The Skeletal System — Know Your Body

skeletal-system-bones

The skeletal system brings to mind, well skeletons, the polished white structure in the corner of the science classroom, or the charred remains of a victim in any episode of that convoluted crime show on late-night television. Needless to say we often associate the skeleton with death and decay, so much so that we often forget that when it is still firmly wrapped in a breathing human, it is very much alive.

What is the Skeletal System Made up of?

The skeletal system is more than just a pile of bones. Although the skeleton is a sturdy frame which the body envelopes, it also contains a network of ligaments, tendons and cartilage which not only connects the bones to each other, but connects the skeleton to muscles. This is not the only network involved, as the bones themselves are being fed by blood vessels and nerves, from the circulatory and nervous systems respectively.

In addition, teeth—which play a vital role in the digestive system—are counted as part of the skeletal system, even though they are made of dentin and enamel, and not bone.

Fun Fact: The hydoxyapatite in teeth makes the tooth enamel the strongest part of the body,

How Many Bones are in the Human Body?

Fresh humans are born with approximately 270 bones and as the humans ripen into adulthood, many of these bones fuse together as the body develops, until the adult has only 206 bones. Variations of the skeleton are not limited to age either.

After puberty, uterus-owners have a flatter, more rounded and a much larger pelvis than their prostate-owning counterparts. This is because the pelvis needs to be larger in order to accommodate pregnancy and facilitate childbirth. Yes, this is where the concept of “child-bearing hips” comes from.

What are Bones Made of?

There are four main materials that make up the bones in your body; the periosteum, compact bone, cancellous bone and marrow.

  • The periosteum is a thin, dense membrane on the outer surface of the bone, this contains the blood vessels and nerves that feed the bone.
  • The compact bone is the hard, smooth and white outer layer.
  • The cancellous bone is a hard layer that looks like sponge, but is still pretty hard.
  • Bone marrow is the inner-most part of the bone, jelly-like in consistency, with blood vessels running through it, marrow is vital in the production of blood cells. It is usually protected by the cancellous bone.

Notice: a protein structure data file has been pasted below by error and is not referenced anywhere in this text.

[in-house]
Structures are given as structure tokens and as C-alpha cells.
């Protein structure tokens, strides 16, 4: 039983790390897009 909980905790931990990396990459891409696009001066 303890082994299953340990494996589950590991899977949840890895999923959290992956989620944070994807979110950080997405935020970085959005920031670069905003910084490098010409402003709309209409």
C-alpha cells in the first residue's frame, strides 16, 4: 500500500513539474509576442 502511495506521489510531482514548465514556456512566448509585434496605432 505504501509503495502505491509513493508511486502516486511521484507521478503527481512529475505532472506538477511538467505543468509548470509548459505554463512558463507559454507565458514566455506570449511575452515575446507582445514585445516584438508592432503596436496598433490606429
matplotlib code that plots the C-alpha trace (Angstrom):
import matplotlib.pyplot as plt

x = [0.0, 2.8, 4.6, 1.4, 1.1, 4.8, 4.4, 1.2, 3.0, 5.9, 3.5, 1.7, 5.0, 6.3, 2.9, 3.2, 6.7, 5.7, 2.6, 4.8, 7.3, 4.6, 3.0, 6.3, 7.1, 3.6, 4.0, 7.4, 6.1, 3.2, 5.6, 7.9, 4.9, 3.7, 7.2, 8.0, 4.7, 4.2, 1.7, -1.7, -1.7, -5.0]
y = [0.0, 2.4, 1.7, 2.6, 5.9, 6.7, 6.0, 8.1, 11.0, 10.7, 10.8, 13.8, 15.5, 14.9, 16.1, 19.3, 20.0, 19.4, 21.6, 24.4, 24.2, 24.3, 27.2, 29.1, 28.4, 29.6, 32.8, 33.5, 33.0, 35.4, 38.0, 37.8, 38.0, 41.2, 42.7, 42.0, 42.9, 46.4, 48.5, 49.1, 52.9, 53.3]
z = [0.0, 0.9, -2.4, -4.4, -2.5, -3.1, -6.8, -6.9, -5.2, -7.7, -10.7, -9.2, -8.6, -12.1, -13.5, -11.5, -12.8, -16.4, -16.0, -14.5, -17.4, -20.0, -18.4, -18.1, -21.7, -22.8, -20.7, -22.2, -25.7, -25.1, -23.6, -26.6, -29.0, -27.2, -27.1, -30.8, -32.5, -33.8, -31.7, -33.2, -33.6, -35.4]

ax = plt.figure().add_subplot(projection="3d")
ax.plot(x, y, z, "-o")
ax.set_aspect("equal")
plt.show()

What Does the Skeletal System do?

The skeletal system performs vital functions for the body, including support, protection, movement, calcium storage, endocrine regulation and blood cell production.

The skeletal system consists of the axial skeleton and the appendicular skeleton. The axial skeleton has about 80 bones that make up the vertebral column, the rib cage and the skull. This helps protect the essential organs of the brain and spinal cord, heart and lungs, support the body, and maintain an upright posture.

The appendicular skeleton has 126 bones and contains the upper and lower limbs, and the pectoral and pelvic girdles. They help provide the body with movement, like walking and jumping, and they protect the major reproductive and digestive organs.

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Diseases of the Skeletal System

The main conditions associated with the skeletal system are metabolic bone diseases, including osteoporosis and osteomalacia.

Osteoporosis causes bones to lose calcium, become thinner and sometimes disappear completely. It is quite common among the elderly, as bone loss is a natural part of aging, affecting over 3 million people in the UK alone. However, some individuals lose bone density much quicker than usual.

There are several risk factors which increase the risk of developing osteoporosis:

  • Menopause, especially if this occurs before the age of 45.
  • Long-term asthma sufferers who require high-dose oral steroids.
  • Having a low BMI.
  • Heavy smoking.
  • Heavy drinking.
  • Family history of osteoporosis.

Osteomalacia, or rickets in children, is a softening of the bones, causing them to weaken, which can lead to skeletal deformities and bone pain. Children who suffer from rickets are often “bow-legged” and are more likely to fracture their bones.

Other common conditions within the skeletal system are:

  • Arthritis – inflammatory diseases that attack the joints and surrounding structures.
  • Scoliosis – a side to side curve in the back, or spine.
  • Lower back pain, with 90% of people suffering from lumbar pain at some point in their life.

Bone cancer is one of the rarer diseases, with less than one percent of all cancer cases. Unfortunately, primary bone cancer is usually diagnosed in patients under the age of forty. Although leukemia primarily affects blood, it does originate in the marrow of the bone.

The skeletal system has a risk of suffering fractures, breaks and strains.

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